Locating a coop?

Discussion in 'Coop & Run - Design, Construction, & Maintenance' started by mzebell, Mar 21, 2008.

  1. mzebell

    mzebell New Egg

    1
    0
    7
    Mar 20, 2008
    Hello all,
    I'm completely new to this site so bear with me...
    I am a Landscape Architect charged with placing a chicken coop on a 10 acre residential property in upstate New York. There's lots of available space!

    I have a few questions:
    How far away from the house should the coop be?
    Are the chickens noisy?
    Does the coop smell badly?
    Sunny or shady location?
    Any other tips on where to put a coop?
    Thank you so much.
    Mary Z.
     
  2. silkiechicken

    silkiechicken Staff PhD Premium Member

    You can put the coop anywhere. Some have their coops attached to their garage!

    Chickens can be noisy, but not any more than a barking dog. Roosters do crow. I like to hear them, others may not.

    As long as you keep the coop clean and dry, it should not smell bad. Plan for about 4 sq inside space and 10 sq ft outside space in the run per bird. More space the better as lower density = less cleaning to do to keep things pine fresh inside.

    Sun/Shade either way. Sun will keep it a bit dryer and let more light in, shade will keep from overheating. Half and half?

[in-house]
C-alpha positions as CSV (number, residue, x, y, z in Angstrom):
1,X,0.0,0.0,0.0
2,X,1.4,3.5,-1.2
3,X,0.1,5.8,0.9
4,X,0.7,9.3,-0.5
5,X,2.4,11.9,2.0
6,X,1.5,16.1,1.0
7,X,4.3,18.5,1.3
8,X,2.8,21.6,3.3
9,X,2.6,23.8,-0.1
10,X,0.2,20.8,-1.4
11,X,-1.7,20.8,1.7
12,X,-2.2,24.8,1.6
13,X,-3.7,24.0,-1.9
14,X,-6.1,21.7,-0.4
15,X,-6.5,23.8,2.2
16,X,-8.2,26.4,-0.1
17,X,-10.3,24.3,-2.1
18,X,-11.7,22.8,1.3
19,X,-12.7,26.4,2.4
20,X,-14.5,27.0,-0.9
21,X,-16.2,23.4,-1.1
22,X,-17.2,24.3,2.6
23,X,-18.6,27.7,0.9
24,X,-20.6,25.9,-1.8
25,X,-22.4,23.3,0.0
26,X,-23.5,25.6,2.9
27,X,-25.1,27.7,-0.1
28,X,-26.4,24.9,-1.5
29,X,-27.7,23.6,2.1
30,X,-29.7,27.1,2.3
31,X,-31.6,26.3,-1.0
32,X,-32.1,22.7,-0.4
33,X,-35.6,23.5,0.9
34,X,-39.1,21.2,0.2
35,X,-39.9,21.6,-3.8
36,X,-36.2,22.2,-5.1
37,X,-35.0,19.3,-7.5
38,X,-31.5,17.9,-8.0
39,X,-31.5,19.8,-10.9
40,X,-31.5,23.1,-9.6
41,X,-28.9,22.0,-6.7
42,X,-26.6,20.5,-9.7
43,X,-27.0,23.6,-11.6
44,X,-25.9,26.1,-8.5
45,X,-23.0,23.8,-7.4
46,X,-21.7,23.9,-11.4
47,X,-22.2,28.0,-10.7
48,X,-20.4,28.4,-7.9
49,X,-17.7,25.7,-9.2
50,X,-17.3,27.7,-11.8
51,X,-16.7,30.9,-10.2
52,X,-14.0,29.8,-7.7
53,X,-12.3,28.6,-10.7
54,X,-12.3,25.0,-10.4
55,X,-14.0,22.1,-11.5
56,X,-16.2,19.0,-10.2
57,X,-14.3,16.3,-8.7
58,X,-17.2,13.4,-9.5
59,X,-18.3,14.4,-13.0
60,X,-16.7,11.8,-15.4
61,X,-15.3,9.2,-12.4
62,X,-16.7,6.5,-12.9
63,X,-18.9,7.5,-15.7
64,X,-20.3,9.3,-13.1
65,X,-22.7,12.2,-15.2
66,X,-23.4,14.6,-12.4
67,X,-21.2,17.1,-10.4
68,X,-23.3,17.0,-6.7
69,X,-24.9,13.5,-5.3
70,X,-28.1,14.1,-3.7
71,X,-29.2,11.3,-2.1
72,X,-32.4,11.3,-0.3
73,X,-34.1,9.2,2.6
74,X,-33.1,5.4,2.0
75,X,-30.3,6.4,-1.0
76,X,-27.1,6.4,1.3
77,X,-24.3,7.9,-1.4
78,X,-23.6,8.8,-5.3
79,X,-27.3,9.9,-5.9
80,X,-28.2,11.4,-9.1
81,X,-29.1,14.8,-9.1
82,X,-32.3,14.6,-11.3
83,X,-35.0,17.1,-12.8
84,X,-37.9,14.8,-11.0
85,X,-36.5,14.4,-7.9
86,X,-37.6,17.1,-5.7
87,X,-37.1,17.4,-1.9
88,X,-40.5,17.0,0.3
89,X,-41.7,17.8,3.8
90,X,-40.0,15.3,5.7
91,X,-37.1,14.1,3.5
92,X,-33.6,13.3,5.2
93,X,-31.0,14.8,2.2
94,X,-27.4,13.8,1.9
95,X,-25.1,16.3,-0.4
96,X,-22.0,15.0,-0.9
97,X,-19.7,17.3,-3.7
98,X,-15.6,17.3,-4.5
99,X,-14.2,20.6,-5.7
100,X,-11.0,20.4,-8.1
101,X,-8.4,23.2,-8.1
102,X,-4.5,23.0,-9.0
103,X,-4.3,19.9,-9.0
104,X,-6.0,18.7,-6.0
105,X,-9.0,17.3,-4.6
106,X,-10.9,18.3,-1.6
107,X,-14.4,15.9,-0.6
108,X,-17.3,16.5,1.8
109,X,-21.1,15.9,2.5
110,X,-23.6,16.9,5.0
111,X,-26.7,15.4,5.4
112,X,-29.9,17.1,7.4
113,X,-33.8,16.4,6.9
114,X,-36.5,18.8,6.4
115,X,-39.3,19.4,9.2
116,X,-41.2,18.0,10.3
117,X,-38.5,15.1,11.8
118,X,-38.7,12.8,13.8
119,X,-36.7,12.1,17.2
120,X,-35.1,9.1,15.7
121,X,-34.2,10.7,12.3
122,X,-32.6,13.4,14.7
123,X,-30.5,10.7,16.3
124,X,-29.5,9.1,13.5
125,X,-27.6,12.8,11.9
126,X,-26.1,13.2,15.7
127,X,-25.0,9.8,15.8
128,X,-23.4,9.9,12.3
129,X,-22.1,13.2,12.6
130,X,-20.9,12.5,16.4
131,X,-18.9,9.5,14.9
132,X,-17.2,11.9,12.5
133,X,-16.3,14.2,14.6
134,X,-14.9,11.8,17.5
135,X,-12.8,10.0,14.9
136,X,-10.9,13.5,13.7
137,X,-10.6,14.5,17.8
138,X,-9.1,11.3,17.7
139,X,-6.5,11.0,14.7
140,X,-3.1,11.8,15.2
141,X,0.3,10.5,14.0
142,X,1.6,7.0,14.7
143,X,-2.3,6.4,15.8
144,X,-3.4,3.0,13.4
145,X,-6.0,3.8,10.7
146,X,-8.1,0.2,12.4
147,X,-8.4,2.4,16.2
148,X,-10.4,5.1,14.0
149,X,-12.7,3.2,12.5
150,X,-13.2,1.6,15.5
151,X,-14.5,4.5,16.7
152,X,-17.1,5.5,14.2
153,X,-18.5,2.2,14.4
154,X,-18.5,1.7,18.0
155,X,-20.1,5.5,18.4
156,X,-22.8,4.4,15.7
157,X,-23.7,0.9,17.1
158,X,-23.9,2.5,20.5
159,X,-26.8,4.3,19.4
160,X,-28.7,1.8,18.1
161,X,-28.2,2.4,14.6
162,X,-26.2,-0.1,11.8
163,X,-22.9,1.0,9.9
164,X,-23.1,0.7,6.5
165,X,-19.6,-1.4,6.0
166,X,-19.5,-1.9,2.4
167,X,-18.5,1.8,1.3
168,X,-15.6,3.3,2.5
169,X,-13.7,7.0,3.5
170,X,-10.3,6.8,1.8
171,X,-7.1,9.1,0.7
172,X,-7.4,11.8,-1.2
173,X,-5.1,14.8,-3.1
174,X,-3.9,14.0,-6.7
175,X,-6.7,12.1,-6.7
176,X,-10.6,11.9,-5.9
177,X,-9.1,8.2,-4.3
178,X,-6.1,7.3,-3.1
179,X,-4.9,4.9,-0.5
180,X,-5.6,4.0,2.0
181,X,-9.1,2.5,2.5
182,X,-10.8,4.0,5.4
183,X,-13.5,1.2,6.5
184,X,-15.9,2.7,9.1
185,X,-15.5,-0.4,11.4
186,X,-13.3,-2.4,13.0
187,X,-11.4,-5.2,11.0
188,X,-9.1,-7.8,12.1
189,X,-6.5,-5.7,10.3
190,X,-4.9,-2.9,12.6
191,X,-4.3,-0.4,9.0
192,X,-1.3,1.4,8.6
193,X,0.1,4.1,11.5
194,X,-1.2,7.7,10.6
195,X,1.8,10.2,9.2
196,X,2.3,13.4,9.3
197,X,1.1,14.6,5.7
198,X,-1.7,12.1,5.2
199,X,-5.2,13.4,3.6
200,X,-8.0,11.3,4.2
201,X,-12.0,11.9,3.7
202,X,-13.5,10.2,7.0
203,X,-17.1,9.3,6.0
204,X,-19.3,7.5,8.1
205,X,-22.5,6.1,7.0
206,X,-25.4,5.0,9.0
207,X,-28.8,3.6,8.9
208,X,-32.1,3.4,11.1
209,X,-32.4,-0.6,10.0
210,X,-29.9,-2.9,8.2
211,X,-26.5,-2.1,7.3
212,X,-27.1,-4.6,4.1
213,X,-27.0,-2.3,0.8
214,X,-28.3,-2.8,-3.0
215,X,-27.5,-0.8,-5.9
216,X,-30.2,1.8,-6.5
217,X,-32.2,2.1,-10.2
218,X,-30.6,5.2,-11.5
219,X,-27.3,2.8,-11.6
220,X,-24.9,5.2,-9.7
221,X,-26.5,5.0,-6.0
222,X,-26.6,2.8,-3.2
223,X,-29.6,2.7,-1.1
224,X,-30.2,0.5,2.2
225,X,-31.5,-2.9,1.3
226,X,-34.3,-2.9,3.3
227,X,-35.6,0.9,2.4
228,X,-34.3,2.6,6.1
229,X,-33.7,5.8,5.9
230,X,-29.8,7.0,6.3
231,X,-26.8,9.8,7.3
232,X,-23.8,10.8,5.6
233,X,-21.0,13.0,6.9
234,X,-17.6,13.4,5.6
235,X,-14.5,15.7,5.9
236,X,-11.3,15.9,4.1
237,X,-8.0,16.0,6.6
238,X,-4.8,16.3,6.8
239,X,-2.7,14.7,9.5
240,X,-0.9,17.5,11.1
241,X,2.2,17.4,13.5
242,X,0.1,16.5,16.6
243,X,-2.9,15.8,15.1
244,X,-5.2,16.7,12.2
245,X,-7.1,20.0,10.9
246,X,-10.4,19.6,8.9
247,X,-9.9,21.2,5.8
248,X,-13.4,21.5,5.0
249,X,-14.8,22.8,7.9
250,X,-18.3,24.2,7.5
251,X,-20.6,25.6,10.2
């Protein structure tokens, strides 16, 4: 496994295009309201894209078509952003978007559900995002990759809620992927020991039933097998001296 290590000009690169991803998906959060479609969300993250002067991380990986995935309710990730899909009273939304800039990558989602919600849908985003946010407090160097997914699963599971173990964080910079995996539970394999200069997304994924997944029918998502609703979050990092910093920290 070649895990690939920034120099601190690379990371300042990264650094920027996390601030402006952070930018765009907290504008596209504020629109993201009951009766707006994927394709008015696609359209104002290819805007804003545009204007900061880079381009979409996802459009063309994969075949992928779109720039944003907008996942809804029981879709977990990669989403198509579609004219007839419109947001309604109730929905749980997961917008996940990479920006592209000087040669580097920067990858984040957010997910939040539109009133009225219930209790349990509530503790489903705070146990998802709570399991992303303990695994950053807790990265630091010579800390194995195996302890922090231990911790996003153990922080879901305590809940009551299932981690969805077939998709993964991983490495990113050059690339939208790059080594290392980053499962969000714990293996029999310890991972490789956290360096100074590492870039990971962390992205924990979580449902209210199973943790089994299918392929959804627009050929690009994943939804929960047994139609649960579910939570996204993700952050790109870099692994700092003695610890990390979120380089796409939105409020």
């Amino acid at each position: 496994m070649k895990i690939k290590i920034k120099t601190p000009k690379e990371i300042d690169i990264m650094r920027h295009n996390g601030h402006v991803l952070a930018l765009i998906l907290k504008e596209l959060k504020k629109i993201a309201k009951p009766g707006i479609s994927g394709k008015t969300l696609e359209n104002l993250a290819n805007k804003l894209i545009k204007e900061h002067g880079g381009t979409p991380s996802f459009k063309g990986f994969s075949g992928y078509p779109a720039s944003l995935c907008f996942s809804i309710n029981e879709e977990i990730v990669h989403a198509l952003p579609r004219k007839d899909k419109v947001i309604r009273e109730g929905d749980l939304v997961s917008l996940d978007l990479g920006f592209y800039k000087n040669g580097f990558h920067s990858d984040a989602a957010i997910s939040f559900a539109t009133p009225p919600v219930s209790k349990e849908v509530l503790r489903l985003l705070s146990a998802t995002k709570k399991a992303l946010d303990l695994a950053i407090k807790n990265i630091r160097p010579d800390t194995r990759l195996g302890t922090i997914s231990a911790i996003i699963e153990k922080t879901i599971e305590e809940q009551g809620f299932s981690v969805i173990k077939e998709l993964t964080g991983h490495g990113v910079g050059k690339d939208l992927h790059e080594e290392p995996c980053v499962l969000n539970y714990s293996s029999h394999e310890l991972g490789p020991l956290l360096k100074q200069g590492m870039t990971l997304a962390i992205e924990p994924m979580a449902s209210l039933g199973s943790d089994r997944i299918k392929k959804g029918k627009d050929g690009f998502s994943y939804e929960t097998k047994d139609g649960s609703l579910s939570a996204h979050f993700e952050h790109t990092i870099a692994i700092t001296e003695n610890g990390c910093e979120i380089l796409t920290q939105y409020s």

I'd put it where it is most aesthetically pleasing. In addition, being on flat ground or where water does not pool, being able to get to the coop in all types of weather, near water, and electricity are all nice to have. Being close to the compost bin or garden is also nice to have, so you can move litter right into the bin without having to treck a few hundred feet with a wheel barrel.


    Good luck! Sounds like a fun job!
     
  3. patandchickens

    patandchickens Flock Mistress

    12,521
    109
    341
    Apr 20, 2007
    Ontario, Canada
    In addition to what silkiechicken said, I would only add:

    -if they're at all concerned about smell but want the coop close to the house (which i highly recommend -- it's so nice to be able to look out the window and see what the chickens are doing. very entertaining) then downwind is good.

    -unless you have a gazillion chickens and/or extremely deep winter snow, carrying water out there is not a huge issue, but it is REALLY REALLY good to be able to run electric out there, for lights but also for whatever they're gonna use to keep the water from freezing in the wintertime.

    -out of the wind makes it easier to keep the coop sufficiently ventilated in winter without it getting too cold.

    -good drainage away from (not to or through) the coop and run is pretty important in avoiding uckiness and extra labor.

    Sounds like fun [​IMG]

    Pat
     

BackYard Chickens is proudly sponsored by